Although I have sent information about it to 3 different contact email
addresses in the two months time span, the only thing I got in return
was information that "We have received your email and have forwarded
it to our main office to review and advise." received on 1st of April.
Since then I haven't heard from them at all.

The easiest action I can think of is to just make a full disclosure of
the flaw and wait for the reaction but because this would allow almost
anyone to access personal data of tenths if not hundreds thousands of
subscribers (including me), I'd rather not do that...

Could anyone of you propose what would be the best solution in this
case or maybe generally this subject can be the start for the more
general question - what should be done with the companies that doesn't
react on such information sent?

Many thanks
MR

------------------------------------------------------------------------
This list is sponsored by: Information Assurance Certification Review Boa=
rd

Prove to peers and potential employers without a doubt that you can
actually do a proper penetration test. IACRB CPT and CEPT certs require a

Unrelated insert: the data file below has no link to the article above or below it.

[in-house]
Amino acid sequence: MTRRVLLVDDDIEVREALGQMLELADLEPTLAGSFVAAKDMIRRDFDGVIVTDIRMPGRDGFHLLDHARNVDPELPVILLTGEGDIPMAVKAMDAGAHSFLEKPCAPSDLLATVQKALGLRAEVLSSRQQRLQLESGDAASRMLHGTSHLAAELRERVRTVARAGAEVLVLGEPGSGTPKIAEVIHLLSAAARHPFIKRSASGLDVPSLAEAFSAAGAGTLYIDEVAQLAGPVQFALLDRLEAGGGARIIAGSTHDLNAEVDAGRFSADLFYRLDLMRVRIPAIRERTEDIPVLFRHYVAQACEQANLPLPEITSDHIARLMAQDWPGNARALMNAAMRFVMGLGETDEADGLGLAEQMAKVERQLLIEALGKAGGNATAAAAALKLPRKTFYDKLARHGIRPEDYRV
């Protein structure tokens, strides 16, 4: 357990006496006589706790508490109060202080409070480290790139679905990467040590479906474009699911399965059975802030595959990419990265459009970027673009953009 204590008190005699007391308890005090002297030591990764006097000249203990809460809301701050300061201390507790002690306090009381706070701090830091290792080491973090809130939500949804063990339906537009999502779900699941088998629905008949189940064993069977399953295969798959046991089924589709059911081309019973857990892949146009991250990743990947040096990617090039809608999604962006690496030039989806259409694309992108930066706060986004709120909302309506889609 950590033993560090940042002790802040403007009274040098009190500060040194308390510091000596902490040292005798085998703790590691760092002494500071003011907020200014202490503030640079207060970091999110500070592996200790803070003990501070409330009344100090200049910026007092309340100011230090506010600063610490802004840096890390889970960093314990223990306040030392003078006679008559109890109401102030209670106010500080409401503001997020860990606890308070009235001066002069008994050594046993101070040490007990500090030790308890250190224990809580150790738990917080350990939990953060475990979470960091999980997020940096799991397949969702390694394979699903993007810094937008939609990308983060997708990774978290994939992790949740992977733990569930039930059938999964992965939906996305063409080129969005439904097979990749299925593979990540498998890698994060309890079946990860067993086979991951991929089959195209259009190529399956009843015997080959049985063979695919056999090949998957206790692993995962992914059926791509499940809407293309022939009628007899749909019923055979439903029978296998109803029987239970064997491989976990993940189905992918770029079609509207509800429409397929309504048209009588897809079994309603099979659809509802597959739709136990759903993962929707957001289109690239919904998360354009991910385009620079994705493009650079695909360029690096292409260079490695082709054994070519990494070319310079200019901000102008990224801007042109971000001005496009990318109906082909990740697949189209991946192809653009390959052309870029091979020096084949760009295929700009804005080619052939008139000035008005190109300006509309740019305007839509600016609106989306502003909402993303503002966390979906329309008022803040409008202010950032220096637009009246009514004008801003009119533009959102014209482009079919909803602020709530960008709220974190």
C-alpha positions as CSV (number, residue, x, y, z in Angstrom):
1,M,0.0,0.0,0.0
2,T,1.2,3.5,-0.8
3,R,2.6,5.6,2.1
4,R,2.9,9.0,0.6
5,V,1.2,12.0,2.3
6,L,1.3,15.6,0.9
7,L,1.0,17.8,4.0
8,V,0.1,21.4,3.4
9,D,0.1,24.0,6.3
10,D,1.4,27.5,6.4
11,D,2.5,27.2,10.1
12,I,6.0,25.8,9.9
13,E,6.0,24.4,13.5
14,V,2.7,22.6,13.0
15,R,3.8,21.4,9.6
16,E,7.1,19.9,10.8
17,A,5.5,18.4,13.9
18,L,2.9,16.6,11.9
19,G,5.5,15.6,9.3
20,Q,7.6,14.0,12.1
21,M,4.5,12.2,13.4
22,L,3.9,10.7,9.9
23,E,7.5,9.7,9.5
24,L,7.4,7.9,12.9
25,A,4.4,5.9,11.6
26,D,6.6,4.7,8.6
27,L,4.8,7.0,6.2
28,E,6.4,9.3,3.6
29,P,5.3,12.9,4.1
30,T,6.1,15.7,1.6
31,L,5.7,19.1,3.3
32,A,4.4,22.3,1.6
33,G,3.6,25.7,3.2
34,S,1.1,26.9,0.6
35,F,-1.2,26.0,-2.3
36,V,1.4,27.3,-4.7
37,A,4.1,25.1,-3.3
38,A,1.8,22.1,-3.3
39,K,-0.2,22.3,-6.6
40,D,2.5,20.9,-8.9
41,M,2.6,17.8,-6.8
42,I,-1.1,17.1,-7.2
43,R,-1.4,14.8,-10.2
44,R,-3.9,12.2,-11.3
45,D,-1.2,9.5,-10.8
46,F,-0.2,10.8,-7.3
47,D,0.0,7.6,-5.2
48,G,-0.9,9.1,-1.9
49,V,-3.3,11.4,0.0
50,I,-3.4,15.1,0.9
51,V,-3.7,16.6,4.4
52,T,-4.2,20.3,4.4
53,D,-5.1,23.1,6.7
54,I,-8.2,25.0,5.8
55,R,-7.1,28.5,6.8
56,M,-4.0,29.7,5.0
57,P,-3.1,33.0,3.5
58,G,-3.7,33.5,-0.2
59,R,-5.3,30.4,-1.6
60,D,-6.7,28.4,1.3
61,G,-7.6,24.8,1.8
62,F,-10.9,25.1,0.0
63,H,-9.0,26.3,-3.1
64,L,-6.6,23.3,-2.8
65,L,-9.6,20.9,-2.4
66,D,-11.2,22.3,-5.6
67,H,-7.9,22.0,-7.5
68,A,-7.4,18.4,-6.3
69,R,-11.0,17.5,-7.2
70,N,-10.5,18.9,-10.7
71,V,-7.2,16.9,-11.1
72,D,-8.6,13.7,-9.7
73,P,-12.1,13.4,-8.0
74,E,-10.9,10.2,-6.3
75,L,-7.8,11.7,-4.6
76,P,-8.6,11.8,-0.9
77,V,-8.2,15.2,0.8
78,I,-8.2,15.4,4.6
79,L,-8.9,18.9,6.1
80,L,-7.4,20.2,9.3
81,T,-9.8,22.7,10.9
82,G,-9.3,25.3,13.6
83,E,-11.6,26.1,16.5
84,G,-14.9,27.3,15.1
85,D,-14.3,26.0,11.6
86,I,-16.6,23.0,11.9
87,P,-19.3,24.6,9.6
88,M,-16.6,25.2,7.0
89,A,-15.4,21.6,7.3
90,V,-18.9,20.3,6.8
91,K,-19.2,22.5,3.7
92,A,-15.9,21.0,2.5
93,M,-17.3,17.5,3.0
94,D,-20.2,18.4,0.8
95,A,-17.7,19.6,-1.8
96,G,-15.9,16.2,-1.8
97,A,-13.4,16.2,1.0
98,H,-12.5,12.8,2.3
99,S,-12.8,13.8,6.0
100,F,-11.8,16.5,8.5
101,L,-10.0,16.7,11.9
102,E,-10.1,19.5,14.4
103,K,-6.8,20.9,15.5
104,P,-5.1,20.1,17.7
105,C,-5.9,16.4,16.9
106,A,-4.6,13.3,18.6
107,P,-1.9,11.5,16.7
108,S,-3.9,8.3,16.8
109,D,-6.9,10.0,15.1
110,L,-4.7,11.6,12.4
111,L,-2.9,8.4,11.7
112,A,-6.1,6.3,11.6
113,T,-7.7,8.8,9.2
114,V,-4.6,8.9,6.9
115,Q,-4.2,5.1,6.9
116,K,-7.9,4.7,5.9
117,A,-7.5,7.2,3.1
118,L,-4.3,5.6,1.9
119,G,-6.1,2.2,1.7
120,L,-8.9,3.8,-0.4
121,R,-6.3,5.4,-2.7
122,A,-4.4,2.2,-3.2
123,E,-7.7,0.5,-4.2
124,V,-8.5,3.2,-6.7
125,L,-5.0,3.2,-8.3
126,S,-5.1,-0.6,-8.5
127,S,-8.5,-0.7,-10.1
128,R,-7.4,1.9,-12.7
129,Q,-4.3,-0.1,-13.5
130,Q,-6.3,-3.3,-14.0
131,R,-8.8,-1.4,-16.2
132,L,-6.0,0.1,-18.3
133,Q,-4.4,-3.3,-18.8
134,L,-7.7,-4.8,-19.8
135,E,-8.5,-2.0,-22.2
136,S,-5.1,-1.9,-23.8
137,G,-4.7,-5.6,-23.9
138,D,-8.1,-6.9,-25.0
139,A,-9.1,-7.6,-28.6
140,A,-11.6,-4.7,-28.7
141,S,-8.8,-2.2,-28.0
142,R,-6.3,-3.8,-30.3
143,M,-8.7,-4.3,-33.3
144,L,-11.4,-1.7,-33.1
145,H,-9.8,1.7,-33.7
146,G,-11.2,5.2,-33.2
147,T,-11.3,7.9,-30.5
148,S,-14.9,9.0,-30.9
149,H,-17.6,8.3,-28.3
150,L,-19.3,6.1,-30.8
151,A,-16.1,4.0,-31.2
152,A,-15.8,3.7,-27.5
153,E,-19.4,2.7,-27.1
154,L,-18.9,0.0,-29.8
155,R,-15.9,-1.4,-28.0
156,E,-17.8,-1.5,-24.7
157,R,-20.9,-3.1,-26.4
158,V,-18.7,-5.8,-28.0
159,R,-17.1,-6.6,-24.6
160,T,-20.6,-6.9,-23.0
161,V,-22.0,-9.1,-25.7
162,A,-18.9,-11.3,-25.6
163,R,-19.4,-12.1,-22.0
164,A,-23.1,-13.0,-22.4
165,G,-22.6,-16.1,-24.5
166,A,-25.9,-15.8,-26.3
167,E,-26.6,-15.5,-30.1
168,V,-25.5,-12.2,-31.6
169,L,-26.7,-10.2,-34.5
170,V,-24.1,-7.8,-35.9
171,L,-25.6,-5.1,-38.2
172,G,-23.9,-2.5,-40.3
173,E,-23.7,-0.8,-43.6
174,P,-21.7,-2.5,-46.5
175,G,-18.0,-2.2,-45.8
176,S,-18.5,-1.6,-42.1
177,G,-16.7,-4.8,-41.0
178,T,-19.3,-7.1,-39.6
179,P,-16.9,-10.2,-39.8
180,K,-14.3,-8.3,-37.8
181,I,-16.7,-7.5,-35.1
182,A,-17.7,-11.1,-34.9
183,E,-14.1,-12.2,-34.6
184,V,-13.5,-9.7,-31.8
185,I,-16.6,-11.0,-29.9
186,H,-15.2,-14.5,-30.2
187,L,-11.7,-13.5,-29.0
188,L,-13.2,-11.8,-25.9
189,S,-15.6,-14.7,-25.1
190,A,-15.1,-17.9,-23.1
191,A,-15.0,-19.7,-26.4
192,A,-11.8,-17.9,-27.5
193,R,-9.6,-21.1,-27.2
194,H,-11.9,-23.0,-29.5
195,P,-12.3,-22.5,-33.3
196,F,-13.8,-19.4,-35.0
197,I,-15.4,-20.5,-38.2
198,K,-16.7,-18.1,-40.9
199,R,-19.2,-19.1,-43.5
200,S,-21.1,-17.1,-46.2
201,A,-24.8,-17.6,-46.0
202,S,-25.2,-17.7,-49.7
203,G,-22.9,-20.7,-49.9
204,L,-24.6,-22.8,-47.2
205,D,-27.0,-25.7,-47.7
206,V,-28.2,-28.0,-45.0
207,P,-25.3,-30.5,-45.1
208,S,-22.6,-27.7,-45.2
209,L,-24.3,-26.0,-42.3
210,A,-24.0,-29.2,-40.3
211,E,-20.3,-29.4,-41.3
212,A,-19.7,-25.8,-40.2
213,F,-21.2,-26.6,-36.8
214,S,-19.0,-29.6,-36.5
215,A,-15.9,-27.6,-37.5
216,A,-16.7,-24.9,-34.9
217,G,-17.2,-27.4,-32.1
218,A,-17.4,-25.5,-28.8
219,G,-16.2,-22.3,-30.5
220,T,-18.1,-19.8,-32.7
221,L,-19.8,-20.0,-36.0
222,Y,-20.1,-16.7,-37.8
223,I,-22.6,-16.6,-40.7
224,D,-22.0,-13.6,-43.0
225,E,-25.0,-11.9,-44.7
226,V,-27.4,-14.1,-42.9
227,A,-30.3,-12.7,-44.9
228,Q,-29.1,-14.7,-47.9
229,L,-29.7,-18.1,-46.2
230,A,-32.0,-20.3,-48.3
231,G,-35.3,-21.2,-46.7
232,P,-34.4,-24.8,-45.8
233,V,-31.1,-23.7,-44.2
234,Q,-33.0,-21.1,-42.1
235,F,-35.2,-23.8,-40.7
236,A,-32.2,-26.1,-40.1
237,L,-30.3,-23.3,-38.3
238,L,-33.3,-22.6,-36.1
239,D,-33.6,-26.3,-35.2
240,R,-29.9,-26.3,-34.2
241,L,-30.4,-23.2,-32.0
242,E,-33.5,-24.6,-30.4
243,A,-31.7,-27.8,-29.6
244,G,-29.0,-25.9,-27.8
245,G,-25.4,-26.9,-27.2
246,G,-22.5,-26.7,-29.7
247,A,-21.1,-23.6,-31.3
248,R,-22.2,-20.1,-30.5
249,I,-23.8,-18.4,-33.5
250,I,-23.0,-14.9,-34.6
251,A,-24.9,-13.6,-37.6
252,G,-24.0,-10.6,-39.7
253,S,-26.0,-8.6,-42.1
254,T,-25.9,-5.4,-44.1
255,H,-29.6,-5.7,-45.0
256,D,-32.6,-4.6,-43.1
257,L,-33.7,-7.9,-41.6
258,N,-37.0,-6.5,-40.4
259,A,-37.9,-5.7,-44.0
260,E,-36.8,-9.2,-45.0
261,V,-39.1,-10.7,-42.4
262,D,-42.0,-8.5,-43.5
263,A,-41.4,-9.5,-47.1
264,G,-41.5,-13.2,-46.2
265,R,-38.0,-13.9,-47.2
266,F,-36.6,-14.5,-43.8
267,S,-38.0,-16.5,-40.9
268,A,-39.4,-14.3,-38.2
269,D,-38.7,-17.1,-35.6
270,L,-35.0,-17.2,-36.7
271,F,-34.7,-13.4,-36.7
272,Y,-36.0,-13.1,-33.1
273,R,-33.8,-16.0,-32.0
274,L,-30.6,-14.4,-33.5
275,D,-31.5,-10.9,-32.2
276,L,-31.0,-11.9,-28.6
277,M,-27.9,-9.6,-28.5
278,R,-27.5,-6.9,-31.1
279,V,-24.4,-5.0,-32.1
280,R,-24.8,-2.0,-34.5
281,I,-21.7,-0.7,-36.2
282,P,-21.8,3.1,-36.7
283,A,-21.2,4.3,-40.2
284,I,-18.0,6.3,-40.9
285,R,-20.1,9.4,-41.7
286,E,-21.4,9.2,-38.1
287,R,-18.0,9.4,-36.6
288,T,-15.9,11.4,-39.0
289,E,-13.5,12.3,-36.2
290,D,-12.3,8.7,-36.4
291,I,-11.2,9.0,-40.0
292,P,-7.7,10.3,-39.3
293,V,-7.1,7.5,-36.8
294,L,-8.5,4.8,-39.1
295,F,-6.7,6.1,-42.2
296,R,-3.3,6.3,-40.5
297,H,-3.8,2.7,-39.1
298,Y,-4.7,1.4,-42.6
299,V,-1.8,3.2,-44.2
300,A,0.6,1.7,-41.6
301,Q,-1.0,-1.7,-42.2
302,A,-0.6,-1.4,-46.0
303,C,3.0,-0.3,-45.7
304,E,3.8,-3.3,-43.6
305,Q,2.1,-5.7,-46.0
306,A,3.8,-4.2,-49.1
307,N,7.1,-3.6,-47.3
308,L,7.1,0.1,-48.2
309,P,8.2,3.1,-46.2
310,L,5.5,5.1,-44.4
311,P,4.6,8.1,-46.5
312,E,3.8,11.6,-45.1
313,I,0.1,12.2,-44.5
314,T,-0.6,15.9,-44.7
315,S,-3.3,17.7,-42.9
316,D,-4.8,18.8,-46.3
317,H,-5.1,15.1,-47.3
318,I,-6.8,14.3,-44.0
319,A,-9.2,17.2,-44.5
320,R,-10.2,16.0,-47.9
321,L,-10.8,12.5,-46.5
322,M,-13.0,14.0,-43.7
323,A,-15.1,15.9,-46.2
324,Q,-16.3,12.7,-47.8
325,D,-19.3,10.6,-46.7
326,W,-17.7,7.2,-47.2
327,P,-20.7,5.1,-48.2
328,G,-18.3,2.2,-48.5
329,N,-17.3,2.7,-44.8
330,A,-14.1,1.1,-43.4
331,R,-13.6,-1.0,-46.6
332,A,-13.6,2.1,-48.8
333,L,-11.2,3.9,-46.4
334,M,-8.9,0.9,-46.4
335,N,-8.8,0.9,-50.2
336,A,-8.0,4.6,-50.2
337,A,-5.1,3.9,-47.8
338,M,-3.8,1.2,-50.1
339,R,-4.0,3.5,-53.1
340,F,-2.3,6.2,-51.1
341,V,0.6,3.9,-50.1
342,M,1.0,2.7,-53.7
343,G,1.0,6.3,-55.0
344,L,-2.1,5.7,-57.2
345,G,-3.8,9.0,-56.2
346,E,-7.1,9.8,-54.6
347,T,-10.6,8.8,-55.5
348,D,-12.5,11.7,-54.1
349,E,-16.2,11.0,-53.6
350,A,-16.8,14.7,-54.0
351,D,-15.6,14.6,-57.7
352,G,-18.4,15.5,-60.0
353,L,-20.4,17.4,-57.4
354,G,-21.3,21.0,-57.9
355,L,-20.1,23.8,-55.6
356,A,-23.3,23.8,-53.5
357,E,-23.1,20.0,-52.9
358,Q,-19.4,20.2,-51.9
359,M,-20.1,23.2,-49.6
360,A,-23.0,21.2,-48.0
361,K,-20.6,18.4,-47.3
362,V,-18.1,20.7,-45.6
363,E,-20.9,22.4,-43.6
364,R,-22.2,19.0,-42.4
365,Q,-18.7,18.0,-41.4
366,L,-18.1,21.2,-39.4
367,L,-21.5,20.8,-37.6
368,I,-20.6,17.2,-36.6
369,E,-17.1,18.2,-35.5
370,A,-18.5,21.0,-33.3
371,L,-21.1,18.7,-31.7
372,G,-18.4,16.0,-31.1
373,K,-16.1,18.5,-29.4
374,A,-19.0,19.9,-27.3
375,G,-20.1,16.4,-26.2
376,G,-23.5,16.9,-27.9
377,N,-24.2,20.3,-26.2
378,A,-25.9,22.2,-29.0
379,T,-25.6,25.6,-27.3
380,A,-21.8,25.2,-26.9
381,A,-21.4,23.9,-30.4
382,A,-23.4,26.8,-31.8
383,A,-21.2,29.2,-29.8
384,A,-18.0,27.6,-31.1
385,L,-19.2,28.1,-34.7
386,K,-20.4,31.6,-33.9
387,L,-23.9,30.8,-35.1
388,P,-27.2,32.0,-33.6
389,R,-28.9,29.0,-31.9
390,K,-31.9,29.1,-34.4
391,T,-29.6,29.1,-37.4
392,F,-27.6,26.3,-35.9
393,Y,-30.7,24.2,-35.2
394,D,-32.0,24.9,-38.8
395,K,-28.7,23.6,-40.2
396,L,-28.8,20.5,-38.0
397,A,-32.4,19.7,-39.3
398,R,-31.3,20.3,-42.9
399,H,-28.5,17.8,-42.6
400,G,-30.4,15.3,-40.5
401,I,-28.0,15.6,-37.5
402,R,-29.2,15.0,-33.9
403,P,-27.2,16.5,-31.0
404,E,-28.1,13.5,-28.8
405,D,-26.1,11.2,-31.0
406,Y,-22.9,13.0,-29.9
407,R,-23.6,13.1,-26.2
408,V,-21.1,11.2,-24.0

full practical examination in order to become certified.

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------------------------------------------------------------------------



--001a11348abc51692c04ff062208
Content-Type: text/html; charset=UTF-8
Content-Transfer-Encoding: quoted-printable

<div dir=3D"ltr"><div><div>Well I believe the right answer is nothing. If y=
ou publicly disclose it, you are risking being sued. <br><br></div>It is et=
hically to disclose it to them, as you did it. However, company is not liab=
le of giving you price or even do anything about the vulnerability (I guess=
 until it is too late). They don&#39;t even need to write you thank you mai=
l. It is good practise to do something about, and even to give price to mot=
ivate such researches and harden their security, but no one forces them to =
do so. <br>

<br></div>I know not receiving answer is quite disappointing, but I don&#39=
;t think you have any other &quot;right&quot; option for reacting to that.<=
br><div><div class=3D"gmail_extra"><br clear=3D"all"><div><div dir=3D"ltr">=
<div>

Best regards,<br></div><div><br>Nikola Milo=C5=A1evi=C4=87</div></div></div=

<br><br><div class=3D"gmail_quote">On 23 July 2014 11:06, Micha=C5=82 Rybi=
=C5=84ski <span dir=3D"ltr">&lt;<a href=3D"mailto:fishmanos79 () gmail com" ta=
rget=3D"_blank">fishmanos79 () gmail com</a>&gt;</span> wrote:<br><blockquote =
class=3D"gmail_quote" style=3D"margin:0 0 0 .8ex;border-left:1px #ccc solid=